In Texas, oil and gas companies get away with ignoring the rules that protect drinking water

A scathing investigation by WFAA in Texas has found that oil and gas companies are ignoring a significant state rule that is intended to protect underground sources of drinking water.

And despite apparent "numerous violations" of state regulations, the agency in charge of overseeing the oil and gas industry--the Texas Railroad Commission--has not been enforcing its own rules.

WFAA's investigation found instances where companies are not complying with the law, perhaps because they do not understand geology or their own technology (which is hard to believe), they are sloppy in their record-keeping, or they are knowingly falsifying records to avoid compliance with the rules.

The Railroad Commission's explanation for dismissing a complaint about one of these violations is even harder to believe: that it would take a "geologist with local knowledge to interpret" the data provided about the alleged violation. Isn't that the agency's job?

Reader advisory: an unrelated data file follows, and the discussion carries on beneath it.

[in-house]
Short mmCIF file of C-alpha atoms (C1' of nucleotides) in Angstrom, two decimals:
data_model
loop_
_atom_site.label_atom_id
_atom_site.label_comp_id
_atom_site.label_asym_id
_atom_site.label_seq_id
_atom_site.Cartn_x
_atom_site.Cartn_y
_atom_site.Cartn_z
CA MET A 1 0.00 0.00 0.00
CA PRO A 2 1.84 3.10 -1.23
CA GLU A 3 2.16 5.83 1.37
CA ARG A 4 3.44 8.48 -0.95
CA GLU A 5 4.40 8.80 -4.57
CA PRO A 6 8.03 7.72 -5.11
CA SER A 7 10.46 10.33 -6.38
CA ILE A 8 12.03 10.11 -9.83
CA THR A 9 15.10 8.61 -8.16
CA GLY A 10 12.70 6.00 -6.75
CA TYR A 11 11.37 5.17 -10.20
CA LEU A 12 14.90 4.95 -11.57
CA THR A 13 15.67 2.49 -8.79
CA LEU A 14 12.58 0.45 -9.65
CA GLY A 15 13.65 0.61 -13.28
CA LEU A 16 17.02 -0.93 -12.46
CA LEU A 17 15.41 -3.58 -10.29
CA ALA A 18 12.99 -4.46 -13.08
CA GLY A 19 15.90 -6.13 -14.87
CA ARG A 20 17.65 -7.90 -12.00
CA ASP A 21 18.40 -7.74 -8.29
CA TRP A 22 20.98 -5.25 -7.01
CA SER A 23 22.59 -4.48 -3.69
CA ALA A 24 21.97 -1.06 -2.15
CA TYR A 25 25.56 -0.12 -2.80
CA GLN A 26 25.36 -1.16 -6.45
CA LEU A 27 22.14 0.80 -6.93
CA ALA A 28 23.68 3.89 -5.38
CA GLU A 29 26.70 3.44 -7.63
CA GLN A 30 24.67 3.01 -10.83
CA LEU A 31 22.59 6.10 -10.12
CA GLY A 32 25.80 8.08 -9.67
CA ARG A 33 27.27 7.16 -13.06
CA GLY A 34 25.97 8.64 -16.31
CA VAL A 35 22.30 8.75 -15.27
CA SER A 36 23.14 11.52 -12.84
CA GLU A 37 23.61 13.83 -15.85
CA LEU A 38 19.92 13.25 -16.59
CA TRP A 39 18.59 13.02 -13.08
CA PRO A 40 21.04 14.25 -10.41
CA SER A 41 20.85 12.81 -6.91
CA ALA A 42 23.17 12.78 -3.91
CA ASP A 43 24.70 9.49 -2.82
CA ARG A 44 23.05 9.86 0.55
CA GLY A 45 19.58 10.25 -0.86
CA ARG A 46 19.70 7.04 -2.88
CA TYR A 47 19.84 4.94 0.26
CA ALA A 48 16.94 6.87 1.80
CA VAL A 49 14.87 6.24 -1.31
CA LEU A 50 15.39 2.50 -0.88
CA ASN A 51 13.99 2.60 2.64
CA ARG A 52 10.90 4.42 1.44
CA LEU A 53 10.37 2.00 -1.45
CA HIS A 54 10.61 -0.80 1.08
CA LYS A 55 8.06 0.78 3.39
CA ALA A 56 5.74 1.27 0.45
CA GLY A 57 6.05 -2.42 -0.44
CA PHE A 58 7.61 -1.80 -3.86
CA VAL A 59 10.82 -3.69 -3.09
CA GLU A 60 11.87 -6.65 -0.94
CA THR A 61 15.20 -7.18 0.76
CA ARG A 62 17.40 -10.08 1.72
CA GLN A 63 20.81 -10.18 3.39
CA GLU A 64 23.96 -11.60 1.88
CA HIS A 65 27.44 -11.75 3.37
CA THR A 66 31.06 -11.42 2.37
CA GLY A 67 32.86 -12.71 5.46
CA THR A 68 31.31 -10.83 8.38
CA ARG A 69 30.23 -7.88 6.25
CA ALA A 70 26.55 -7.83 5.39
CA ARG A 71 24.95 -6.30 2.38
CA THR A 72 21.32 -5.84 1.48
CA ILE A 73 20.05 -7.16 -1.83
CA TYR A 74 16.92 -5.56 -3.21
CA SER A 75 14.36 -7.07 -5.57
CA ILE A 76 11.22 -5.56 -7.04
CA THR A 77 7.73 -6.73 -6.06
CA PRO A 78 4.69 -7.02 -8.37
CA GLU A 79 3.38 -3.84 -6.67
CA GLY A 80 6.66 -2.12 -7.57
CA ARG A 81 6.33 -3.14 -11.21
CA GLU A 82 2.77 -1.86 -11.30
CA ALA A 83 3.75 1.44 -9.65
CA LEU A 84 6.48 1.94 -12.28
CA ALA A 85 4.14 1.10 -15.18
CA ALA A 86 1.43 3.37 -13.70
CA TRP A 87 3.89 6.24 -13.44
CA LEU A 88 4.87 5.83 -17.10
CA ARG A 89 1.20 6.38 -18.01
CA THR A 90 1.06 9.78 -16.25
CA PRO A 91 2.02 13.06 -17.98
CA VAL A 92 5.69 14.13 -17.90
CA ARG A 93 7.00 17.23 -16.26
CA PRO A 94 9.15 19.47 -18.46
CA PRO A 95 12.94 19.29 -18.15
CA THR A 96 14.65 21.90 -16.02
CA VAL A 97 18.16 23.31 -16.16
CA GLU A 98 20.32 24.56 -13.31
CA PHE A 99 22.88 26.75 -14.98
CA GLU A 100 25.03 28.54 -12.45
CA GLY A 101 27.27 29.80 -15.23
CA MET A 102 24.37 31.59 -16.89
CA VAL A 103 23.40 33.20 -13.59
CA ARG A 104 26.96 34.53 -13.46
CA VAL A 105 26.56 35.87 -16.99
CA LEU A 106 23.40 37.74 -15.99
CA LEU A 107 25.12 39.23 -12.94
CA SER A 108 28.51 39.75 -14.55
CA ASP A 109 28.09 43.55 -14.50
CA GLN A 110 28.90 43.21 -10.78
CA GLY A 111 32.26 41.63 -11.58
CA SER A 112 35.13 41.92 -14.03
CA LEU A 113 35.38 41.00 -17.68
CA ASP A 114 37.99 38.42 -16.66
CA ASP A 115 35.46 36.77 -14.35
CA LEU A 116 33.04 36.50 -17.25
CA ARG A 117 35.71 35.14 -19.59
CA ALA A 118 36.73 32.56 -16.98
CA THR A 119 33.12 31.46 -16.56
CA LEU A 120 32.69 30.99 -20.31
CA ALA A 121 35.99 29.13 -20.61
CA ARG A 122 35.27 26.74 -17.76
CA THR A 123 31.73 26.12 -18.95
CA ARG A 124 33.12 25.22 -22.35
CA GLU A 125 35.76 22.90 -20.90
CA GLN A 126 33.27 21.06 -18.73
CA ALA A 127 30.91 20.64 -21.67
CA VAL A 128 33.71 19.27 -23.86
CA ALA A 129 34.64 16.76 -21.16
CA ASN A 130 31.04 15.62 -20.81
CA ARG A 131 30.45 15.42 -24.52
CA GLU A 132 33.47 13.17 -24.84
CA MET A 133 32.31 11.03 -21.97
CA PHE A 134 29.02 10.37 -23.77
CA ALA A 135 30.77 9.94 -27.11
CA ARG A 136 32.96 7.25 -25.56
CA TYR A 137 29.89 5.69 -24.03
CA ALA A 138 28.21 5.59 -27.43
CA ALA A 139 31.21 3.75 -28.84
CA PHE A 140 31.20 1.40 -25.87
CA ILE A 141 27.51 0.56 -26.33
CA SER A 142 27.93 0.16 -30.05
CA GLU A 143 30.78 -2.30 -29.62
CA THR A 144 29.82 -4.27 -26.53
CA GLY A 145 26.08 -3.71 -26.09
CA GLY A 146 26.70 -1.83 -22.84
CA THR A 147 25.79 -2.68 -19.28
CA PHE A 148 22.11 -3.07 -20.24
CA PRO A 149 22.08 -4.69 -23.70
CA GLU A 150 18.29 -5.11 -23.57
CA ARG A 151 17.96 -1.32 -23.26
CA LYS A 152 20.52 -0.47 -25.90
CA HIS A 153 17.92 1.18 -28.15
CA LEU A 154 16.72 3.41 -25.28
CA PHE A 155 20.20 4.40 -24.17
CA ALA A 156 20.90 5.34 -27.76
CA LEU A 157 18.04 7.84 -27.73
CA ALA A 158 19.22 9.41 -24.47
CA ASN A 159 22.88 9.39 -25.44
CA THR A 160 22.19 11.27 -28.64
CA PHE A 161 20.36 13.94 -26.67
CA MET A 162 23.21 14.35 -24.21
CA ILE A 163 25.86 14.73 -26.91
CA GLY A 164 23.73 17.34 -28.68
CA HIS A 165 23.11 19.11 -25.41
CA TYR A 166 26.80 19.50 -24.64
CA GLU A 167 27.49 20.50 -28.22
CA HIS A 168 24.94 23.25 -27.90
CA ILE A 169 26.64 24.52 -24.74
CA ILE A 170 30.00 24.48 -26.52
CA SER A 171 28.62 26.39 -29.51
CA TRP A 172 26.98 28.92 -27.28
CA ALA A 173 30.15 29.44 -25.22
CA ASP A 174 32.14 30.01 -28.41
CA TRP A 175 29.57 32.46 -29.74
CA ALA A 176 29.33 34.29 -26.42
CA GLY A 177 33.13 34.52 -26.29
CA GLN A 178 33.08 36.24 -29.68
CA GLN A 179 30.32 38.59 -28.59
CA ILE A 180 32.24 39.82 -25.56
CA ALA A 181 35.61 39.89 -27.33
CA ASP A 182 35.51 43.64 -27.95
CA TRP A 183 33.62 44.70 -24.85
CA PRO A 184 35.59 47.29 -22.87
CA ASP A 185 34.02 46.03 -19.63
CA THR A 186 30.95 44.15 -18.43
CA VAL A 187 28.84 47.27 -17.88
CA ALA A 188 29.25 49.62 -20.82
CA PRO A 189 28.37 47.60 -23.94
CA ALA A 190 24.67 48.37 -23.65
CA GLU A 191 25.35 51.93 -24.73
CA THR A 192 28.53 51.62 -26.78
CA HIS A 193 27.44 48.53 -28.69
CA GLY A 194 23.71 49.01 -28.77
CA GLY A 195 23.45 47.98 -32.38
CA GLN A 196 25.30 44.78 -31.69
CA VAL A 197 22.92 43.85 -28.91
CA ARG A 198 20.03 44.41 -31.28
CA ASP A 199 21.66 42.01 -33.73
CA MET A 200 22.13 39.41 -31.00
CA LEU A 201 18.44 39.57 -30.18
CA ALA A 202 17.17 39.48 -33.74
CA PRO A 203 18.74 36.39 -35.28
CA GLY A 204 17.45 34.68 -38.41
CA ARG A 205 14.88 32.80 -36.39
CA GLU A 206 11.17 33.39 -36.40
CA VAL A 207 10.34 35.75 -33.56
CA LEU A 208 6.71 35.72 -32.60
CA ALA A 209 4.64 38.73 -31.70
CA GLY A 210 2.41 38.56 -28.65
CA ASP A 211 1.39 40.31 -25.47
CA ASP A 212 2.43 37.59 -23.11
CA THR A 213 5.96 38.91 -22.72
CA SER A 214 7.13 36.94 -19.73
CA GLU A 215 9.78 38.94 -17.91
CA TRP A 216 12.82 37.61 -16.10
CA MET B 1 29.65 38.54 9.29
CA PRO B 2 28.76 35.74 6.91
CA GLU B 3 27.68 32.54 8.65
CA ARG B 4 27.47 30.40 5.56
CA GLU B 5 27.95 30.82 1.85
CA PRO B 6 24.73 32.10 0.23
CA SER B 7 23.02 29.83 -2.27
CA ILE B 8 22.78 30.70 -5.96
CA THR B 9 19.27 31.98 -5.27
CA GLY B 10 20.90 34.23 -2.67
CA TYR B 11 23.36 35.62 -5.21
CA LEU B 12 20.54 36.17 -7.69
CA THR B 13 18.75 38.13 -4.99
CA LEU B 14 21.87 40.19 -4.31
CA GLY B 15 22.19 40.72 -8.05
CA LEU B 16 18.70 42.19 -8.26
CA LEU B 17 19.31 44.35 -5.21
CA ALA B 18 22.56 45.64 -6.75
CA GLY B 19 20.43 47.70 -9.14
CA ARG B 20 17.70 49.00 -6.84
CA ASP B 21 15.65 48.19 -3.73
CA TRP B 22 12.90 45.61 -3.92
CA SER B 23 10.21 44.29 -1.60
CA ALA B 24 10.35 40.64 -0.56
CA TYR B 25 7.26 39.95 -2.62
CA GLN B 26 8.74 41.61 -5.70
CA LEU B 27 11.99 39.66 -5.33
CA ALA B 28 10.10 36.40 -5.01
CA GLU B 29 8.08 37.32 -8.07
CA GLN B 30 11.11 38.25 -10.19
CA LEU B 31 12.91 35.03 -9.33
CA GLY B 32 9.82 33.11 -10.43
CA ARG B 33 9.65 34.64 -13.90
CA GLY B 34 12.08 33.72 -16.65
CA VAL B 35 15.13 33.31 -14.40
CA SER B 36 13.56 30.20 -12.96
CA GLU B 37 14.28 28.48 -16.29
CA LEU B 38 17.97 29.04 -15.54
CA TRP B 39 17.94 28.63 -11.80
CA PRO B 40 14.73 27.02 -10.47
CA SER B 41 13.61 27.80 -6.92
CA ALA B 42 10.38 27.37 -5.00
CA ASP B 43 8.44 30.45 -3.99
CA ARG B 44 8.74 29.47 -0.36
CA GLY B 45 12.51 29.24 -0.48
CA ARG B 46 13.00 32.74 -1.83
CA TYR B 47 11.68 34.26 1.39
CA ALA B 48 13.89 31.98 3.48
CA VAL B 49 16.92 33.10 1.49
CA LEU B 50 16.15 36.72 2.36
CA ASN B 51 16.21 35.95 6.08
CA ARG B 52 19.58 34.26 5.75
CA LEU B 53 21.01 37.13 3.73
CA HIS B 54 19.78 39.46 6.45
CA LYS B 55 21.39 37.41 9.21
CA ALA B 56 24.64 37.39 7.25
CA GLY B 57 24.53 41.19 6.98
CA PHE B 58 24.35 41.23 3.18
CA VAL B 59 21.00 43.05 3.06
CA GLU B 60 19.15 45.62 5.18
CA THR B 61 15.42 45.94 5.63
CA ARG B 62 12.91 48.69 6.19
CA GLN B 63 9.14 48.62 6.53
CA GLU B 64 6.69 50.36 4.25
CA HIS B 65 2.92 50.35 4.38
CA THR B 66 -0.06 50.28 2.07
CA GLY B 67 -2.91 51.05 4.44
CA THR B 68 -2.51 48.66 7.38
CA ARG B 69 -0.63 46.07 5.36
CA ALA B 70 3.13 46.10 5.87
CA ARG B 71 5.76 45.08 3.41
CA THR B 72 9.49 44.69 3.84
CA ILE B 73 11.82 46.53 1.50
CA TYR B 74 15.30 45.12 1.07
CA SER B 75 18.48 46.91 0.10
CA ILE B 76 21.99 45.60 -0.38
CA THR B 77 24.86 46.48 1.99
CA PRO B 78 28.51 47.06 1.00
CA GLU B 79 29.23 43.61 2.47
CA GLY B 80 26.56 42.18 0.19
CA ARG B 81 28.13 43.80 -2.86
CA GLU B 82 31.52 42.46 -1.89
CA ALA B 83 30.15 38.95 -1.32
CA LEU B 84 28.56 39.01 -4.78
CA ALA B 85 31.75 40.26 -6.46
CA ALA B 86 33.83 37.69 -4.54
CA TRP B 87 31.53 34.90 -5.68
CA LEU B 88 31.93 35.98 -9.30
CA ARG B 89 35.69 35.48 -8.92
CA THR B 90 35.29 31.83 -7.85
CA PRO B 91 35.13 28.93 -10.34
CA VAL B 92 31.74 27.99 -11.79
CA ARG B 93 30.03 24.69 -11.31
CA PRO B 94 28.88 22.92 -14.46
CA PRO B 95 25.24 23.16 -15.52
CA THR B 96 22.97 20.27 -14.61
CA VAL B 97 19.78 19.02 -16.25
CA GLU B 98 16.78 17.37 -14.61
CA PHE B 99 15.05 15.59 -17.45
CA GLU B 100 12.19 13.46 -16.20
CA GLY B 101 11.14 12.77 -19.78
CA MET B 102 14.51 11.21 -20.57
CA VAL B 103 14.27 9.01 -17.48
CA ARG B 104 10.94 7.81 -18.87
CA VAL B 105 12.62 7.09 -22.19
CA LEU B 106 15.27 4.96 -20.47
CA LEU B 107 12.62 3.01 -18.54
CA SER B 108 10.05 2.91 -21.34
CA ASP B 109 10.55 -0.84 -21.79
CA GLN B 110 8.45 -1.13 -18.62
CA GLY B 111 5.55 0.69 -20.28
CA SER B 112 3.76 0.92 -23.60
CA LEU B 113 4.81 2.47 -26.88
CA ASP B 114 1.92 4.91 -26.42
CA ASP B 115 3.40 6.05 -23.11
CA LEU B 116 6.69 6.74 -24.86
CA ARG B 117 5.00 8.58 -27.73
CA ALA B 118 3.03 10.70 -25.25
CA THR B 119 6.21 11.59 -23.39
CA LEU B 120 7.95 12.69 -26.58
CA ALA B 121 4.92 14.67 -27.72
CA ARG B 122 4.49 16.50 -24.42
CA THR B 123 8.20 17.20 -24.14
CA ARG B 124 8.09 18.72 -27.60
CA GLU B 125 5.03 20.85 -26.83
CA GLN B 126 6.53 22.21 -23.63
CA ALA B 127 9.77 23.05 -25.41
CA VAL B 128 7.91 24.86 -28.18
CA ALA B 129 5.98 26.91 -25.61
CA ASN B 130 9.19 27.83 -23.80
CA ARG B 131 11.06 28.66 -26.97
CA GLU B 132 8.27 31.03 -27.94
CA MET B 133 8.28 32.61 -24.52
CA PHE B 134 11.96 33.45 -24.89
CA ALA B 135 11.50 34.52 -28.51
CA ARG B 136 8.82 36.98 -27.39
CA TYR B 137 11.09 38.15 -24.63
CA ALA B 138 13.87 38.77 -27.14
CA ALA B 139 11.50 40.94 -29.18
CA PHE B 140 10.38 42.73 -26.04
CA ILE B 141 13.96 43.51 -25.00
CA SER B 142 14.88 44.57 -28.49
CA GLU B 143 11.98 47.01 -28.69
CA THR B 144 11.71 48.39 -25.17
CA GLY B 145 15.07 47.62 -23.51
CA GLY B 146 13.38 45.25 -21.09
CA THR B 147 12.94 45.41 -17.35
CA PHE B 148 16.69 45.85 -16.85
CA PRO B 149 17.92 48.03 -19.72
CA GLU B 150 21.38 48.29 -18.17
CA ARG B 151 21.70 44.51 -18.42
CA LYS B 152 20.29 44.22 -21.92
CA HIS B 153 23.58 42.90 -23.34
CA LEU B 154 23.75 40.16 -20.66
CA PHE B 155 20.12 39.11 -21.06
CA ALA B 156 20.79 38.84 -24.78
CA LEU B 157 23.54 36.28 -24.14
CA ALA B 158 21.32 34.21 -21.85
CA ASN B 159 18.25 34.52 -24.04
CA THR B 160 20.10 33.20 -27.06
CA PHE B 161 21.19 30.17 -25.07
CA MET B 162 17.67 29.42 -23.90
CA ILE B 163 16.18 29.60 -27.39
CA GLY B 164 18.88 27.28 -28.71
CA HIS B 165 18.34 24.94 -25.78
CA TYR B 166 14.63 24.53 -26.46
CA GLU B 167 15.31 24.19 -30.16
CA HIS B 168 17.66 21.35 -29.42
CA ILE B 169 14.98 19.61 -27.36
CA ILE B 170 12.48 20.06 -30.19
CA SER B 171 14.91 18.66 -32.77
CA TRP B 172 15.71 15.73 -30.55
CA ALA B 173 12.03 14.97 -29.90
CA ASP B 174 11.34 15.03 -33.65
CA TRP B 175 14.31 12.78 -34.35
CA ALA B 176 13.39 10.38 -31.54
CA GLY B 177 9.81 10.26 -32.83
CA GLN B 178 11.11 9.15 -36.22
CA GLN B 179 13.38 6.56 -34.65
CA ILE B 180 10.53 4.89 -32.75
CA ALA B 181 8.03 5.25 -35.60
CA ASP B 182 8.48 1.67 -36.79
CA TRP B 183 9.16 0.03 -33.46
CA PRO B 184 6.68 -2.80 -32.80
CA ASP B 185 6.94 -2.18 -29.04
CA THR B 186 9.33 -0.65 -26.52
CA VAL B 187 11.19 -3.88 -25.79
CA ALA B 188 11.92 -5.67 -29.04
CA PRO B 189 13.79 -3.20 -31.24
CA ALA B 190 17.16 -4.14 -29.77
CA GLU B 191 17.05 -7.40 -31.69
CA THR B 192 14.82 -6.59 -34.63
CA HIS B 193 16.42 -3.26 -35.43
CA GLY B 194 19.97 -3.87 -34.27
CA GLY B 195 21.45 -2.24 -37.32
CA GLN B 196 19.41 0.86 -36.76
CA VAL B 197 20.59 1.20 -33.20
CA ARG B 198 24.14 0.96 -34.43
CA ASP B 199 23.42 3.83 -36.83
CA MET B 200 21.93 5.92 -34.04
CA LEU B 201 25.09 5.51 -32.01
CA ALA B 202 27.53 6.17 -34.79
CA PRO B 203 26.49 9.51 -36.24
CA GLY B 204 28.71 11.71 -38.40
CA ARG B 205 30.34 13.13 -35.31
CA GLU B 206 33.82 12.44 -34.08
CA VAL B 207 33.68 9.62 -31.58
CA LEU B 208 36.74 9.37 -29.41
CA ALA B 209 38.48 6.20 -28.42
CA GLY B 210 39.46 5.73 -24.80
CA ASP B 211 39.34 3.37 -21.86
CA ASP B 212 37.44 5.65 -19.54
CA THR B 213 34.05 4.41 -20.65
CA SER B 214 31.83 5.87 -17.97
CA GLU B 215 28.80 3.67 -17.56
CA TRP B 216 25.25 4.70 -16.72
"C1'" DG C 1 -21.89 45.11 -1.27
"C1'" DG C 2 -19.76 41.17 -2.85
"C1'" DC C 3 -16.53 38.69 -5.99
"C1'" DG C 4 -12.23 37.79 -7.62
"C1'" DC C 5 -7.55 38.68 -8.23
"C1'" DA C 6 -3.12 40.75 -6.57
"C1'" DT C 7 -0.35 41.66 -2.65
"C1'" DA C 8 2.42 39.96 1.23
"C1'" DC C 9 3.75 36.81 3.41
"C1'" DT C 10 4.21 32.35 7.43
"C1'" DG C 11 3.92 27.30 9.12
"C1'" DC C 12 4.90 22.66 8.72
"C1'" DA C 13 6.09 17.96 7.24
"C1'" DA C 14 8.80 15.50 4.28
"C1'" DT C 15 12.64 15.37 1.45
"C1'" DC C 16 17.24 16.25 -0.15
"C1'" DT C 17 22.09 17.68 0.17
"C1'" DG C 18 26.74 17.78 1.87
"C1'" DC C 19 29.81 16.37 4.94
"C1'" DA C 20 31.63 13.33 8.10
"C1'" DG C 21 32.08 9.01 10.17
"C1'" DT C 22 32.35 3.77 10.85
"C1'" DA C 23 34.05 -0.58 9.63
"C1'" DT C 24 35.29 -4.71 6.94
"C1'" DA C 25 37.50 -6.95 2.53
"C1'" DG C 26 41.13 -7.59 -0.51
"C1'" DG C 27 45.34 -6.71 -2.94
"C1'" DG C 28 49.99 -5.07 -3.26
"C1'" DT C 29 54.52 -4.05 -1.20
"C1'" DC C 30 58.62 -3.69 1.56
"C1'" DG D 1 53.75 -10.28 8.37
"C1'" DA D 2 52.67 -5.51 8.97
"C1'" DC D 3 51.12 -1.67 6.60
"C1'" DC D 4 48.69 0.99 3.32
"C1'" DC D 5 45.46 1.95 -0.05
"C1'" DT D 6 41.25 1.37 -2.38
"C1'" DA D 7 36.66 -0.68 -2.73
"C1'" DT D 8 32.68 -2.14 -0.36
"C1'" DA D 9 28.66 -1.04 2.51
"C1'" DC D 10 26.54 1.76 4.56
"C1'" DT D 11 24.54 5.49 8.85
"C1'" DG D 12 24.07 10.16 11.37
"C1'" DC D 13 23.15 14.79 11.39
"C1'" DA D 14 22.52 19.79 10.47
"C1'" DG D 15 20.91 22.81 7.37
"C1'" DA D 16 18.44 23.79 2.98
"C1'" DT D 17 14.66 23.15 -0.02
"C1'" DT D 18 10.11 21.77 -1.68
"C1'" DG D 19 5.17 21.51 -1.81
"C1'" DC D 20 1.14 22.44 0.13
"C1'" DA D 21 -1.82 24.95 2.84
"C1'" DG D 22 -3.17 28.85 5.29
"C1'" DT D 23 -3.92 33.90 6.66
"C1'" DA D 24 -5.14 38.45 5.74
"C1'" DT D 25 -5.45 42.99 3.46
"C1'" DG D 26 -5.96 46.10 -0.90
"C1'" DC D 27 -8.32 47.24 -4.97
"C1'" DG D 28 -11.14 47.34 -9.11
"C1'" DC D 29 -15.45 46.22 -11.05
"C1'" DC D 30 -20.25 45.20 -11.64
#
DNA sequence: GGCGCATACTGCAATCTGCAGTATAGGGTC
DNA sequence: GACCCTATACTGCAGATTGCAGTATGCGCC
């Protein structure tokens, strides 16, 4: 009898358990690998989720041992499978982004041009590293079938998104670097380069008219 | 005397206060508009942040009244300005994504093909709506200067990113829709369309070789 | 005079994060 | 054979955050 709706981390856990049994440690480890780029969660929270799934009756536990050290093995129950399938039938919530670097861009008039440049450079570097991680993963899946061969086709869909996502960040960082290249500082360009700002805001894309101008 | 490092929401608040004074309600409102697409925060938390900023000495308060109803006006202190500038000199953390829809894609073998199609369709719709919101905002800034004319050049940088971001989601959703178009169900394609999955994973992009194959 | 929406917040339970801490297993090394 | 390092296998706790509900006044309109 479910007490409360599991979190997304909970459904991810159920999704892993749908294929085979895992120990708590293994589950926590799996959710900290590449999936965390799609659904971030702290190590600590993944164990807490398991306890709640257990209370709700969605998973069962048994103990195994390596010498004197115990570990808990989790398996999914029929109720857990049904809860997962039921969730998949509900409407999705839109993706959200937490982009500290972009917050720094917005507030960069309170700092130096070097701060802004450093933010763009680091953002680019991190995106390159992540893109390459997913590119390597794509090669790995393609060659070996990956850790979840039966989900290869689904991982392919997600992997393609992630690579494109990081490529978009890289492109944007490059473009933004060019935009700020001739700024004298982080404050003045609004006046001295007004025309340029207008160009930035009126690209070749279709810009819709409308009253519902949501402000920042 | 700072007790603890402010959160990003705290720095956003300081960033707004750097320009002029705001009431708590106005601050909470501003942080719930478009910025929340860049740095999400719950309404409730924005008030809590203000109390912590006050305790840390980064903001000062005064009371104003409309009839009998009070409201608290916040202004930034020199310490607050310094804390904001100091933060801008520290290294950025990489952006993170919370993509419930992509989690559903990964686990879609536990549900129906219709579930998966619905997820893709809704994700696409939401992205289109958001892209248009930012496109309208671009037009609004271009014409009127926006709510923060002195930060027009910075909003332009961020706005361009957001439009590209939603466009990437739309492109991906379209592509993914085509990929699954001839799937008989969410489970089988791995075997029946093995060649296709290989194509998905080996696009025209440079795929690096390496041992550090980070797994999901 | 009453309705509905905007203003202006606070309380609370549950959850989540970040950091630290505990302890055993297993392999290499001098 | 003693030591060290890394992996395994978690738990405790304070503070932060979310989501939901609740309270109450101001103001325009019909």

As I've blogged recently, scientific investigations have found drinking water contamination linked to fracking in both the Barnett Shale and Eagle Ford Shale areas of Texas.

It's unconscionable that Texas regulators are not strictly enforcing their rules with significant penalties, including shutting down operators who either can't or won't comply with rules to protect drinking water.

About the Authors

Amy Mall

Senior Policy Analyst, Land & Wildlife program

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